Union urges Canada to adopt national automobile policies

Union urges Canada to adopt national automobile policies
Frederic Tomesco
and Colin McClelland
Automotive News | April 17, 2012 – 9:24 am EST

TORONTO (Bloomberg) — Canada should adopt a national auto policy and investigate the possibility of establishing a domestic car company to safeguard employment in the industry, the Canadian Auto Workers union said.

The nation should negotiate “manufacturing footprint commitments” with automakers and intervene to lower the value of its currency, the Toronto-based union said in a policy paper posted Monday on its Web site.

The call for government intervention comes as the CAW prepares for contract talks with General Motors Co., Ford Motor Co. and Fiat SpA’s Chrysler unit. Canada’s auto industry employs112,000 people who last year produced vehicles and parts valued at C$69 billion ($68.8 billion), according to union figures.

“Canada is one of the only auto-producing jurisdictions in the world that doesn’t have a formal national auto policy,” CAW President Ken Lewenza said at a news conference in Toronto. “This is a huge weakness.”

Canada’s car industry has shrunk by about one-third since 2000, eliminating about 50,000 jobs, according to CAW estimates.

Canada, which ranked as the world’s fourth-largest car producer in 1999, has slipped out of the top 10, the union said. The industry will be in a “precarious” situation in the next five to 10 years if the government fails to implement the suggestions, Lewenza said.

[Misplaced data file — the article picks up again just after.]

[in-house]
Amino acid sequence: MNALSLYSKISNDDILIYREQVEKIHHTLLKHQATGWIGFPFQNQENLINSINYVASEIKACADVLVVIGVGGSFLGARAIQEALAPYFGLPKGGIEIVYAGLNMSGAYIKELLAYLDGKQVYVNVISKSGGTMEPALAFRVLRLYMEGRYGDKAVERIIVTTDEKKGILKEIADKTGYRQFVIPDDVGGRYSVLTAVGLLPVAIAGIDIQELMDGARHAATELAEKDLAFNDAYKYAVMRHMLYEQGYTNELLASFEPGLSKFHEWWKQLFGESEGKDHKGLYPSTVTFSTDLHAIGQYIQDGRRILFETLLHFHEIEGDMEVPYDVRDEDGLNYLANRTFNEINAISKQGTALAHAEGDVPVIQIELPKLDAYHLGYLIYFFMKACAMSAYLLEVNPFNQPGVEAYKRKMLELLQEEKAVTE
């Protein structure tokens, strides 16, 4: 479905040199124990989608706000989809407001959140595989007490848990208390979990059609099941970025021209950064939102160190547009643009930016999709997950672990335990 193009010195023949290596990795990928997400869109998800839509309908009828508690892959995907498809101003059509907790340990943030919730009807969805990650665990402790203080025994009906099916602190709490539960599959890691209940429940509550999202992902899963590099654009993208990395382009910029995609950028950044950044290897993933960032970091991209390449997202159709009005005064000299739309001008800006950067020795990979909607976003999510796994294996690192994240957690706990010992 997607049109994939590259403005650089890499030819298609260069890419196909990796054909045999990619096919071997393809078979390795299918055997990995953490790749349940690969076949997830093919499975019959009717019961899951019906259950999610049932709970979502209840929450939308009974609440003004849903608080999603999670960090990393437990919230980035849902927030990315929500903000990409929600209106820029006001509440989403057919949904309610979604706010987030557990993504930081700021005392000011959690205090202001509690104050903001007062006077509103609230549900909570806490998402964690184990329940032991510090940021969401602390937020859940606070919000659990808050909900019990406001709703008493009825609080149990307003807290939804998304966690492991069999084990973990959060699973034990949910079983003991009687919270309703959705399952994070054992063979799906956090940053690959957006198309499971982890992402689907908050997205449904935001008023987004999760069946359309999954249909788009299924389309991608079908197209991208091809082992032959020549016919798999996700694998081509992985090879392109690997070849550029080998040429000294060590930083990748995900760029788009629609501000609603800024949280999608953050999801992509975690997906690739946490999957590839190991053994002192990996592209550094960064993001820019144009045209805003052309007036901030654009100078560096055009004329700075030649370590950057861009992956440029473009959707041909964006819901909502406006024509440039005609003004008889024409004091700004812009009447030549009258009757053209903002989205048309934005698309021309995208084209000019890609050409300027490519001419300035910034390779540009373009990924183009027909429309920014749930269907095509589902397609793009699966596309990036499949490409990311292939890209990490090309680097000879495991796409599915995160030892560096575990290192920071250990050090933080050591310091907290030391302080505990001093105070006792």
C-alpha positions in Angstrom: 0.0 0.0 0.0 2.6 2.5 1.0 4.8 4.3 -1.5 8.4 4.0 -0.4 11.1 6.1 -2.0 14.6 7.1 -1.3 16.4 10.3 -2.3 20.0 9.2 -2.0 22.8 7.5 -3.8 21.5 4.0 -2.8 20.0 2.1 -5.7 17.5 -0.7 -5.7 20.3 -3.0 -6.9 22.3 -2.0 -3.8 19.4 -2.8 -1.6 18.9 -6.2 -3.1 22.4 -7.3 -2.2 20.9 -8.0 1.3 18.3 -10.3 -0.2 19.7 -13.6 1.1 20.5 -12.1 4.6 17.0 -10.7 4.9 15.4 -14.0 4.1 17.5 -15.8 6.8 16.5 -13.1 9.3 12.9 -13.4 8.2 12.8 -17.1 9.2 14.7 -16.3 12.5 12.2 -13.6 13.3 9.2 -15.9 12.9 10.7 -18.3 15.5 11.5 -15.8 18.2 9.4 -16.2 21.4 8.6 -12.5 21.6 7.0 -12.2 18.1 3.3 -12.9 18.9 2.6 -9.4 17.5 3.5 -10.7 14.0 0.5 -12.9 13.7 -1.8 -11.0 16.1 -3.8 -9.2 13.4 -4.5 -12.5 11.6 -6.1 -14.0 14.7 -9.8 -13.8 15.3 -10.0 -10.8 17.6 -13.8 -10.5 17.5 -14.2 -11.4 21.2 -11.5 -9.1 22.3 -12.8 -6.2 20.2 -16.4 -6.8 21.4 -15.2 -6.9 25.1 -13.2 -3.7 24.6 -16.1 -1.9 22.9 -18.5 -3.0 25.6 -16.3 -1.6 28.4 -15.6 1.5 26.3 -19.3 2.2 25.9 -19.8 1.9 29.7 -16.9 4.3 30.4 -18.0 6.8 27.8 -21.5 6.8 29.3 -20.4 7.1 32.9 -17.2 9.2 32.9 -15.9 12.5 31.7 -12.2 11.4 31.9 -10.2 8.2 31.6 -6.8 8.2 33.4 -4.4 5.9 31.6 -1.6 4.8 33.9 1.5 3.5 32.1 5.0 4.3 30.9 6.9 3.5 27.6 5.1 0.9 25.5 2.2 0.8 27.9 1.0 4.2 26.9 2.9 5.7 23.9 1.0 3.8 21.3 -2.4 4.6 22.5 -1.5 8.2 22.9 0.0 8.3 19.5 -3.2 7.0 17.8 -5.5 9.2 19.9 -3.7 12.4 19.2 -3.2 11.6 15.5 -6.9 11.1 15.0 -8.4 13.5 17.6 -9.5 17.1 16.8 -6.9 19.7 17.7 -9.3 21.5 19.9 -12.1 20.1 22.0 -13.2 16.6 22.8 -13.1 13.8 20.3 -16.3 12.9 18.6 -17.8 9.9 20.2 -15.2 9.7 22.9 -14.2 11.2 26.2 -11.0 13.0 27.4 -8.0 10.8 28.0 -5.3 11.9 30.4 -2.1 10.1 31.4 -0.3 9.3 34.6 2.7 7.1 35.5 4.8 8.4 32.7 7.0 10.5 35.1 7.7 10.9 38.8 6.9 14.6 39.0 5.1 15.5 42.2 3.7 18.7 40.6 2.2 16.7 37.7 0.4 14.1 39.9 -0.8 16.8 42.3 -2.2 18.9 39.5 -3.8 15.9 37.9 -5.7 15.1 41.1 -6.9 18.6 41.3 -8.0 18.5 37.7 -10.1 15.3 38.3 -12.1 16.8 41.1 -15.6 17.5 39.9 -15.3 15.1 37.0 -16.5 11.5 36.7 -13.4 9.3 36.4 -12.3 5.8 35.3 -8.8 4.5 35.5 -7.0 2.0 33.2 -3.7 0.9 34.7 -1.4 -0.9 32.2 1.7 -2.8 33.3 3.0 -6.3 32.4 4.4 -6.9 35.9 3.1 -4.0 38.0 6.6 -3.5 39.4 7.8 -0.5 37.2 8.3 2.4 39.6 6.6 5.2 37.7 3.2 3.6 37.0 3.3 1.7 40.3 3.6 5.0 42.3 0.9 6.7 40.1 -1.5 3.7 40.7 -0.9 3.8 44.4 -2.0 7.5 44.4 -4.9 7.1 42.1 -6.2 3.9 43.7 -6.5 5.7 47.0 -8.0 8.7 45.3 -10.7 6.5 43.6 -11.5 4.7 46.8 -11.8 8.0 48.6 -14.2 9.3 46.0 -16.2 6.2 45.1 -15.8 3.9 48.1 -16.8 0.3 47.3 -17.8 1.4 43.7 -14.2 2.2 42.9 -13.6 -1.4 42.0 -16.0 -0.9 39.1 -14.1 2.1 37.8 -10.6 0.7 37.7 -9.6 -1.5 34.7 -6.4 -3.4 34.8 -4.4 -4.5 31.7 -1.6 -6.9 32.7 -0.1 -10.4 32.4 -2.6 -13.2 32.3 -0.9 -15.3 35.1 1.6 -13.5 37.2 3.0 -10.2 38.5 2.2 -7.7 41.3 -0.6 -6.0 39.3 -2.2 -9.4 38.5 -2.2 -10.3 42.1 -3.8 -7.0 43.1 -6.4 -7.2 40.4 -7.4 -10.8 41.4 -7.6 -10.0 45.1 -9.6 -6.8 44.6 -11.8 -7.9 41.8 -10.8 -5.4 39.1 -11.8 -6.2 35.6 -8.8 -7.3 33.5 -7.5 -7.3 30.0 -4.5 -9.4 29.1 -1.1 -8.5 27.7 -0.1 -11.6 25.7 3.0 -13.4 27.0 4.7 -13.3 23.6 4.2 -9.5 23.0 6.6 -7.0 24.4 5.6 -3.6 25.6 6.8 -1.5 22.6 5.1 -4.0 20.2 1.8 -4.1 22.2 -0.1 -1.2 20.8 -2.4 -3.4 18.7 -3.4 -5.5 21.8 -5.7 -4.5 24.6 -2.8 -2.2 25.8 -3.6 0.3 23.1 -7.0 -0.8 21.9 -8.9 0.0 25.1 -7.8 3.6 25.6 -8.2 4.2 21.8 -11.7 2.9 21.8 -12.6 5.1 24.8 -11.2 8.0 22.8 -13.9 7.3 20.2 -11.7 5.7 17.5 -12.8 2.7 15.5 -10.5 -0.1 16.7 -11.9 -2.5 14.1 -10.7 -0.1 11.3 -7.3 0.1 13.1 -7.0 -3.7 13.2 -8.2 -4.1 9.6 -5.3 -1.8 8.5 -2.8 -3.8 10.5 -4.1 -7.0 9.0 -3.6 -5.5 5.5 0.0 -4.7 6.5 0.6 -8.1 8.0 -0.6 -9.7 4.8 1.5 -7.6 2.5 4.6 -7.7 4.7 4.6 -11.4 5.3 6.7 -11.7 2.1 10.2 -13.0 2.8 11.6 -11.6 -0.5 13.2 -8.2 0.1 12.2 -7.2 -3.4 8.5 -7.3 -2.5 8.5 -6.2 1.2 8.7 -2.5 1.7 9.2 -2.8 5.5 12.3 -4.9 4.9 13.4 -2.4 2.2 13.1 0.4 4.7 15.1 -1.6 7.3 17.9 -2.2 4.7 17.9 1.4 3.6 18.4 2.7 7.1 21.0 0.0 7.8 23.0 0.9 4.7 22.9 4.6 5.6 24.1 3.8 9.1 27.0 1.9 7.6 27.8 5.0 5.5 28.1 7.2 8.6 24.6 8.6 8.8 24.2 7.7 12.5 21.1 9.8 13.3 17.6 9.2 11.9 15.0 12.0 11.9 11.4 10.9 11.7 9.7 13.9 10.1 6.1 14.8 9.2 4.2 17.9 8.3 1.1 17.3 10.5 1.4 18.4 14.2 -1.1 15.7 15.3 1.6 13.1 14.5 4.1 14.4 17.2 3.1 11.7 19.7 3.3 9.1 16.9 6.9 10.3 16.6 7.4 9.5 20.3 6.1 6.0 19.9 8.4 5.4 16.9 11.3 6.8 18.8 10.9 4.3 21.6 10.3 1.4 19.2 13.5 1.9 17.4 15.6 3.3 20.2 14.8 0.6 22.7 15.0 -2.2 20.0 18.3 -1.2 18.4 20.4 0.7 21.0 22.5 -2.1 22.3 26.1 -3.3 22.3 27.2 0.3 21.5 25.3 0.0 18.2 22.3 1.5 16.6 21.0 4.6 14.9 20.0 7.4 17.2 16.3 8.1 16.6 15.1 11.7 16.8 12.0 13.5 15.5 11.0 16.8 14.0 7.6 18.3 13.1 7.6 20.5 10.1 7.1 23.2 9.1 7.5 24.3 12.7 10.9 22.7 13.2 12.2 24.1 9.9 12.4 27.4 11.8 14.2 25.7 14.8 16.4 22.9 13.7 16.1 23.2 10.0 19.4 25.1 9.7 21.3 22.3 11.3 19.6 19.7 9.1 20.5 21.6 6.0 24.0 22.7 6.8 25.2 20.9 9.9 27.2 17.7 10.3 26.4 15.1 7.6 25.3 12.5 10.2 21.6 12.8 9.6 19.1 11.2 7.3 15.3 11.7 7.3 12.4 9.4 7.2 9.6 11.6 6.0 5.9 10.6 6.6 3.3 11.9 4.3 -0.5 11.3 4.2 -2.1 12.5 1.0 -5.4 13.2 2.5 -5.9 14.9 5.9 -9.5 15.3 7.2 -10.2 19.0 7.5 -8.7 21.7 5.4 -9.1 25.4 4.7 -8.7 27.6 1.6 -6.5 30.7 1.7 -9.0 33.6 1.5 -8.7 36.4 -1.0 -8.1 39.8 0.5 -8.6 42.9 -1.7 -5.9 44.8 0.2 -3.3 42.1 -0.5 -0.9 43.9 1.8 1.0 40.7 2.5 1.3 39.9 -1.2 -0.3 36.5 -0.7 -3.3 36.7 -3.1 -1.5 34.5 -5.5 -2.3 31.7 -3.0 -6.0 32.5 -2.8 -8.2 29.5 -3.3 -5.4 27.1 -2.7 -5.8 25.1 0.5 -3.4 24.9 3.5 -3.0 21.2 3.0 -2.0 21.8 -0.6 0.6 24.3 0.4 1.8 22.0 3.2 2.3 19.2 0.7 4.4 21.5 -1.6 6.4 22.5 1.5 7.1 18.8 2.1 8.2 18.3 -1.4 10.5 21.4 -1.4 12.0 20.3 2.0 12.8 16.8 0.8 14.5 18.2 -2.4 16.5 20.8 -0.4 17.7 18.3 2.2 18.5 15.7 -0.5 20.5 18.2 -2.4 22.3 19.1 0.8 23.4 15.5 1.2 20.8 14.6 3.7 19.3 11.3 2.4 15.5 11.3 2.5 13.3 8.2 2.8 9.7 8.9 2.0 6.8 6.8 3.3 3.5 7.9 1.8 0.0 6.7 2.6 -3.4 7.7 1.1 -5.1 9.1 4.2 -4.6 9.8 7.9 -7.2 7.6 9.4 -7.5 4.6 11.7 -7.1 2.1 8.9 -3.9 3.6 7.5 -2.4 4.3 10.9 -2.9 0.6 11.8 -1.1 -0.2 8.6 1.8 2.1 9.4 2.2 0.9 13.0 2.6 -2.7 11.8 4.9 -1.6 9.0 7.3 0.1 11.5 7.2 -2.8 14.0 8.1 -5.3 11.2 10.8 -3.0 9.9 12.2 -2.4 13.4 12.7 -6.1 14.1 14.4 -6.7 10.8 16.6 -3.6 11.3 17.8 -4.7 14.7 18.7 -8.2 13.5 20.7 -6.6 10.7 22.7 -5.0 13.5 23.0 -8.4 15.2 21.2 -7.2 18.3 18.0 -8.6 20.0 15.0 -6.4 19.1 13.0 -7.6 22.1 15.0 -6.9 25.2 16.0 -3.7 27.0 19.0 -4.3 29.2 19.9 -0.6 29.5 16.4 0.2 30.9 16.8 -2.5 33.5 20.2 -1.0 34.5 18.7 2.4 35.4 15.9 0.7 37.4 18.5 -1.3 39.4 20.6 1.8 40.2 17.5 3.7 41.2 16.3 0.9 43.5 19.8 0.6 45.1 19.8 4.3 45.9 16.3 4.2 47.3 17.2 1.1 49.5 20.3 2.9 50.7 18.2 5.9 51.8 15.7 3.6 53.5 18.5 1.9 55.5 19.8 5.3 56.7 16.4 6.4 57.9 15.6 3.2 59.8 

The union leader plans a series of “town hall” meetings in eight cities in Ontario, the country’s car-producing hub, during the next three weeks to promote the 10-point proposal.

‘Make some progress’

Lewenza said that in-depth talks with the U.S.-based carmakers haven’t started and that he doesn’t yet know which company the CAW will negotiate with first.

“I’m confident that we’re going to make some progress” in the talks, he said “Not significant progress; we’re going to make tiny steps forward.”

A 59 percent increase in the Canadian dollar against its U.S. counterpart in the past 10 years has made Canadian factories less competitive globally. The currency is “an enormous artificial cost penalty” amounting to C$3.7 billion a year on auto parts made in Canada, said Jim Stanford, the union’s economist.

Labor costs in Canada are about C$6 to C$7 an hour lower than in the U.S., when considering prices for houses that can be 138 percent higher and the same cars can cost 20 percent more in Canada, Stanford said. Also, Canadian compensation is weighted more toward wages and pensions, while in the U.S. a larger portion is for bonuses and health care, he said.

‘Cost penalty’

“We actually have a labor cost advantage in Canada but it’s an overvalued currency that has converted that to an apparent cost penalty,” Stanford said.

To counter that, Canada should slow the development of the Alberta oil sands and limit foreign investment in the energy industry, he said.

“It’s clear that the over-valuation of the dollar is tied to the oil industry,” he said. “Canada is not just an oil producer. But our currency is behaving as though we were.”

The government should keep its minority stake in GM and “utilize that share in a more proactive effort to ensure that Canada’s economic interests are respected in GM’s future business decisions,” the CAW said in the policy paper.

Through state-owned agencies such as Export Development Canada, the government should gradually acquire equity stakes in other carmakers that commit to maintaining factories in the country, the union said.

Canada acquired the GM stake in 2009 when the automaker reorganized under bankruptcy protection with aid from the U.S. and Canadian governments.

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